In 1864, due to frequent Apache raids from Mexico into the U.S., a Union officer decides to illegally cross the border and destroy the Apache, using a mixed army of Union troops, Confederate POWs, civilian mercenaries, and scouts.
A pair of grizzled frontiersmen fight Indians, guzzle liquor and steal squaws in their search for a legendary valley 'so full of beaver that they jump right into your traps' in this fanciful adventure.
Rich Hawaiian pineapple grower and US Senatorial candidate Richard Howland tries to control everything and everyone around him, including his headstrong sister, Slone. Howland learns the ... See full summary »
Will Penny, an aging cowpoke, takes a "line-rider" job on a vast cattle ranch requiring him to keep trespassers and squatters moving until they're off the property. Ironically, he discovers that the mountain cabin reserved for the line rider has been appropriated by Catherine Allen and her young son, Horace, whose guide has deserted them en route to Oregon to join Catherine's husband. Too soft-hearted and ashamed to kick mother and child out just as the bitter Rocky Mountains winter sets in, he agrees to share the cabin until the spring thaw. But it isn't just the snow that slowly thaws; lonely man and woman soon forget their considerable dissimilarities and start developing a deep, if awkward and unstated, love for each another. Beyond this, Horace finds in Will the father he's never known, and Will finds in Horace the son he's never known he's wanted. The trio's little refuge is then invaded by Bible-quoting preacher Quint and his murderous family of "rawhiders", who'd earlier ...Written by
Charlton Heston said of Writer and Director Tom Gries in his 1995 autobiography "In the Arena: An Autobiography": Gries was "a gifted, mercurial, oddly unpredictable, and somewhat childlike man. He was not a good captain, which a great director must be given the right material Gries excelled." See more »
During the fight between Will Penny and the Quint family, one of the brothers throws a knife into Penny's chest. A wire attached to the knife a very obvious. See more »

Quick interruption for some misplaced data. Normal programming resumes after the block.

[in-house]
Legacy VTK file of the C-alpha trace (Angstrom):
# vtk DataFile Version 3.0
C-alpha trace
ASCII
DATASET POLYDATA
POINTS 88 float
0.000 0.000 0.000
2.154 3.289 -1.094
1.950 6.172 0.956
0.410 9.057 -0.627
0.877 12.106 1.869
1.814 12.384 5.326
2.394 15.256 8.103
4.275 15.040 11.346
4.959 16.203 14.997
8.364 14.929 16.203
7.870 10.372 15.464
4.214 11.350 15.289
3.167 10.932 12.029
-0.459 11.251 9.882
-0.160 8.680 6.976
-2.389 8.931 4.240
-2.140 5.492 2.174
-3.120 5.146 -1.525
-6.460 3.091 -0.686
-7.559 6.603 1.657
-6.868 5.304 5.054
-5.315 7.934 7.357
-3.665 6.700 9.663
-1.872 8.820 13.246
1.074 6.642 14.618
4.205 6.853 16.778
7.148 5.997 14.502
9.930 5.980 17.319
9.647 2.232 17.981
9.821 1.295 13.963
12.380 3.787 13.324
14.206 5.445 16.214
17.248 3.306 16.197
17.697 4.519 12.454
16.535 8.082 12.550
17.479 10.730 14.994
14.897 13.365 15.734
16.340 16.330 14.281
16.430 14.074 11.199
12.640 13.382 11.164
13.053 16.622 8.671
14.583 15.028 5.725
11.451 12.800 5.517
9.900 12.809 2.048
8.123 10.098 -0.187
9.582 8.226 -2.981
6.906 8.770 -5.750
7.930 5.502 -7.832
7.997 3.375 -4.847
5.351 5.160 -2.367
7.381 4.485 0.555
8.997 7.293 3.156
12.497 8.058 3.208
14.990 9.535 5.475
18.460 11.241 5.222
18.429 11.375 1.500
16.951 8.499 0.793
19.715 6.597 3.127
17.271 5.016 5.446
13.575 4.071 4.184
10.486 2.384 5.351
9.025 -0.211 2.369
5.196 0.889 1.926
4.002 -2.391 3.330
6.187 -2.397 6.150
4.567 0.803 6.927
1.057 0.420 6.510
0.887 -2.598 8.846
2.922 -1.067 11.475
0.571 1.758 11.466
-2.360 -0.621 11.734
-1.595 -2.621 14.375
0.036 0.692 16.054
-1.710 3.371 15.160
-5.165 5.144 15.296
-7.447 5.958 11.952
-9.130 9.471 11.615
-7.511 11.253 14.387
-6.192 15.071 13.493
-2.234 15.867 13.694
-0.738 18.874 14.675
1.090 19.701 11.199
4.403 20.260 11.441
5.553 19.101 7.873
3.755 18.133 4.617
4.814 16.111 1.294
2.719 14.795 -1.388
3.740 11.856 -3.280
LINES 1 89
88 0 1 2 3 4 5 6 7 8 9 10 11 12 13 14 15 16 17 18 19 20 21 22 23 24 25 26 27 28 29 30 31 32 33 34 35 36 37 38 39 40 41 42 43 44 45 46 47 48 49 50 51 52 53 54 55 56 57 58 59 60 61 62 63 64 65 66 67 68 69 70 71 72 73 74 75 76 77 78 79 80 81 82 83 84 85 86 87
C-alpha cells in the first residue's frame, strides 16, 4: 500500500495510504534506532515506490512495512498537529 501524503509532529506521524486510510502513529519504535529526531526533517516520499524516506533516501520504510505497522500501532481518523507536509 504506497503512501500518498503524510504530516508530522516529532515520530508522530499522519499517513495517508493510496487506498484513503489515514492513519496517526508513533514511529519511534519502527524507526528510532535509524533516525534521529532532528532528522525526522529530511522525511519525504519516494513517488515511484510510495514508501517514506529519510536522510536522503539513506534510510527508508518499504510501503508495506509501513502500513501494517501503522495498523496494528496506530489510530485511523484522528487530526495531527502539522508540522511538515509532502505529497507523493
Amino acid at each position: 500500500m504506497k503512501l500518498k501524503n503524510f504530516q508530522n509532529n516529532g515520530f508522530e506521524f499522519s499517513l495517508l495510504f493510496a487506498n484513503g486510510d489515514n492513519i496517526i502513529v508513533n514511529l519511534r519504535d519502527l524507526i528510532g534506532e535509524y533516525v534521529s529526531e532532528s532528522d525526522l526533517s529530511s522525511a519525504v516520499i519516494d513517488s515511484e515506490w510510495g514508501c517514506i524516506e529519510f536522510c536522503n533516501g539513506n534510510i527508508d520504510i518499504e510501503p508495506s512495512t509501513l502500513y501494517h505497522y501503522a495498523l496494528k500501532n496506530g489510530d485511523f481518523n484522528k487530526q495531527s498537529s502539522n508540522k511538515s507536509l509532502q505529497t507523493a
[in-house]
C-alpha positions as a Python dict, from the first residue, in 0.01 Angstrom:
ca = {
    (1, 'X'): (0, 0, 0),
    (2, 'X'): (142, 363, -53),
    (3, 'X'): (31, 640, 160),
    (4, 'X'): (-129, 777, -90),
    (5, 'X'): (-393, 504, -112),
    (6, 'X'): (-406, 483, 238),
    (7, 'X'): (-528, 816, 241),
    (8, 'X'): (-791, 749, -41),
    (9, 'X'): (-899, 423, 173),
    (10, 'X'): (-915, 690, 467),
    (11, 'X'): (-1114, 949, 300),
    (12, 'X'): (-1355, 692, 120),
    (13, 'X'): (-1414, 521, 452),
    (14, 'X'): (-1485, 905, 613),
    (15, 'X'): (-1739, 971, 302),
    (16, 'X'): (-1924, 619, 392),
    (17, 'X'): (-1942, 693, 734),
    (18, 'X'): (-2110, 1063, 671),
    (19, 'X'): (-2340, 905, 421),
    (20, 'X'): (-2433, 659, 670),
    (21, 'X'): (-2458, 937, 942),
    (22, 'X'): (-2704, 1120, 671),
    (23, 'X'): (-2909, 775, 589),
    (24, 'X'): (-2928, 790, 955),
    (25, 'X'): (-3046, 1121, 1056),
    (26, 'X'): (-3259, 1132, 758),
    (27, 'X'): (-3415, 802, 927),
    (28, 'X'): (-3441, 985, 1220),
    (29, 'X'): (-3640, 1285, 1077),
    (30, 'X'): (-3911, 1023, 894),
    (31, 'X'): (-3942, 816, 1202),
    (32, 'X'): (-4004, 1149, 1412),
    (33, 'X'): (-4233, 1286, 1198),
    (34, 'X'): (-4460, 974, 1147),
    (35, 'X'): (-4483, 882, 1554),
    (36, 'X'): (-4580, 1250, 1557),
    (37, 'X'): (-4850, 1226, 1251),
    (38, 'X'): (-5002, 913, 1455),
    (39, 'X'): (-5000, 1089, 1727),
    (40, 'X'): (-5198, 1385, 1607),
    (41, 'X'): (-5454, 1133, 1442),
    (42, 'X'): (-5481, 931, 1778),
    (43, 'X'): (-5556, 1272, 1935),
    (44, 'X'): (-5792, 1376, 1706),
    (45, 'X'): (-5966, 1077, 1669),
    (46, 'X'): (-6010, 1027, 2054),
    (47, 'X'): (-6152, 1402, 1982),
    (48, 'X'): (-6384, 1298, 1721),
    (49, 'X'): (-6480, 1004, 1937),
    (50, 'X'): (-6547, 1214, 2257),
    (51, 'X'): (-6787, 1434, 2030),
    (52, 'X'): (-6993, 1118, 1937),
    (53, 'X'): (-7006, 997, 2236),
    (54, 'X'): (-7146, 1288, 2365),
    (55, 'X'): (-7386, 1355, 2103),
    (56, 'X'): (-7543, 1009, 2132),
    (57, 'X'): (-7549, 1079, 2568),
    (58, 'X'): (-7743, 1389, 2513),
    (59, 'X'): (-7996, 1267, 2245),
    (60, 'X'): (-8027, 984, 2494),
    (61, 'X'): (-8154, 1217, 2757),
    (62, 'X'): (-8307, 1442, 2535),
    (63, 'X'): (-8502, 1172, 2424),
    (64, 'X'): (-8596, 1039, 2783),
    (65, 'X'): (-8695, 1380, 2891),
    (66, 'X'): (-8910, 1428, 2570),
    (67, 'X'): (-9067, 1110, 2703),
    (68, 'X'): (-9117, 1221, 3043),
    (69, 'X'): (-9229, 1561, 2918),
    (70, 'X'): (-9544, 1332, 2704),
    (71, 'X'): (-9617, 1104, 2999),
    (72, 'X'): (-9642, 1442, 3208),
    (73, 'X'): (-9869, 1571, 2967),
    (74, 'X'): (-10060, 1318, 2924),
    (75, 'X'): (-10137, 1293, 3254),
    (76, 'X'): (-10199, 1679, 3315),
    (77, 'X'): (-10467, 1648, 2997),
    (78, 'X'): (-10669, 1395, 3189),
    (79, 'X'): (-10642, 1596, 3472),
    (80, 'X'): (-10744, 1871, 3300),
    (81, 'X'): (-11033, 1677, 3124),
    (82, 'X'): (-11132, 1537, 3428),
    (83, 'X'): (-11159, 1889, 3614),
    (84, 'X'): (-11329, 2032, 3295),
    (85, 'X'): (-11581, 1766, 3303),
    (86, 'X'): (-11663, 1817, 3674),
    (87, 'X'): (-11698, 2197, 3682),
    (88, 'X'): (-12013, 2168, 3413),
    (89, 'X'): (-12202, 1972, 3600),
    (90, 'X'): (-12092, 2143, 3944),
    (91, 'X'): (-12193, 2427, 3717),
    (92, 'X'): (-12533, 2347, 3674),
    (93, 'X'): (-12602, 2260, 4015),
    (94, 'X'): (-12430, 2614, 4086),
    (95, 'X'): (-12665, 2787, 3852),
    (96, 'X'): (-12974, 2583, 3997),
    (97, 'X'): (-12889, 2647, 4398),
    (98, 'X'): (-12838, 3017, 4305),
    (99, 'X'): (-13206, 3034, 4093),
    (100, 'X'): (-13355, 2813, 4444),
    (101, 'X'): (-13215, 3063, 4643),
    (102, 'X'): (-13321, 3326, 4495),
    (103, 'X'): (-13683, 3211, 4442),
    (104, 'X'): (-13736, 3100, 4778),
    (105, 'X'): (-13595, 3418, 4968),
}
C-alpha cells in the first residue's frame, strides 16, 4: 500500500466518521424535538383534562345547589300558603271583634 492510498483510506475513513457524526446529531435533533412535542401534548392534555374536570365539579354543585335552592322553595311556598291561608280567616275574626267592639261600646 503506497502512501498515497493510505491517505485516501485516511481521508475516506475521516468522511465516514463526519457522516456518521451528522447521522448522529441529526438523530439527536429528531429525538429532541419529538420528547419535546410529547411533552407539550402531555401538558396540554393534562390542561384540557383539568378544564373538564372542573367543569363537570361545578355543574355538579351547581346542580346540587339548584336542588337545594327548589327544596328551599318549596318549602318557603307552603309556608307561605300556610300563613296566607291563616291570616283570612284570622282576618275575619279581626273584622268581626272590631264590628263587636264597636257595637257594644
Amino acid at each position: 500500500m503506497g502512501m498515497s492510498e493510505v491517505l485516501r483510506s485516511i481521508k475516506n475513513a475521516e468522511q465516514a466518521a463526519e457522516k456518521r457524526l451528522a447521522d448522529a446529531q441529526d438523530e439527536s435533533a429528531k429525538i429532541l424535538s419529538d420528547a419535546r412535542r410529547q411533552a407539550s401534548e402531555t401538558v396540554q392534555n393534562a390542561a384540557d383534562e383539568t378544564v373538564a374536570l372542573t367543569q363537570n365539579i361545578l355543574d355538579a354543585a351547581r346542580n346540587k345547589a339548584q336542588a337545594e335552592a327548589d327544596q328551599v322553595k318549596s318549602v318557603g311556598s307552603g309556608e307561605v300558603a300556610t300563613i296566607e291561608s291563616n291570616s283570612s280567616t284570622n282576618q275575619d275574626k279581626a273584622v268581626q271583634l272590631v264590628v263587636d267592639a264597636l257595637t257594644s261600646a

I knew'd a fellow once, his wagon team got away with him and run a wheel spoke right through his middle. Bled hisself out, right there. Don't you know how easy it was? It was like taking a little sleep under a shady tree, didn't hurt none at all. He just got kind of drowsy, and he just, well, he just dozed off. Well, sir, it ain't gonna be that easy for you. No, sir, not that easy.
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If any western that I have seen feels authentic to the old west it is "Will Penny". The Inyo County, California locations are wonderful and the cowboys at work scenes are refreshingly honest.
The basic storyline serves as a template to work more on character development and the cast (full of western stalwarts) do not disappoint.
Charlton Heston as Will Penny is on great form as the vulnerable, middle aged man of the plains. He is a little backward but unfailingly truthful and decent. He and his friends "Blue" and "Dutchy" represent the best principles of old west comradeship and his approach to Mrs Allen and her son "H.G" shows with tenderness what he has craved to have all his life but knows it is too late to embrace.
I found Donald Pleasence a bit over the top as the evil "Preacher Quint", but his portrayal is entertaining if nothing else. Ben Johnson, Slim Pickens and Lee majors all do a good job in support and Joan Hackett is completely convincing as the lone mother in search of a better life.
Very much a film for those viewers who like to experience, feel and be touched by a well written story and its characters.
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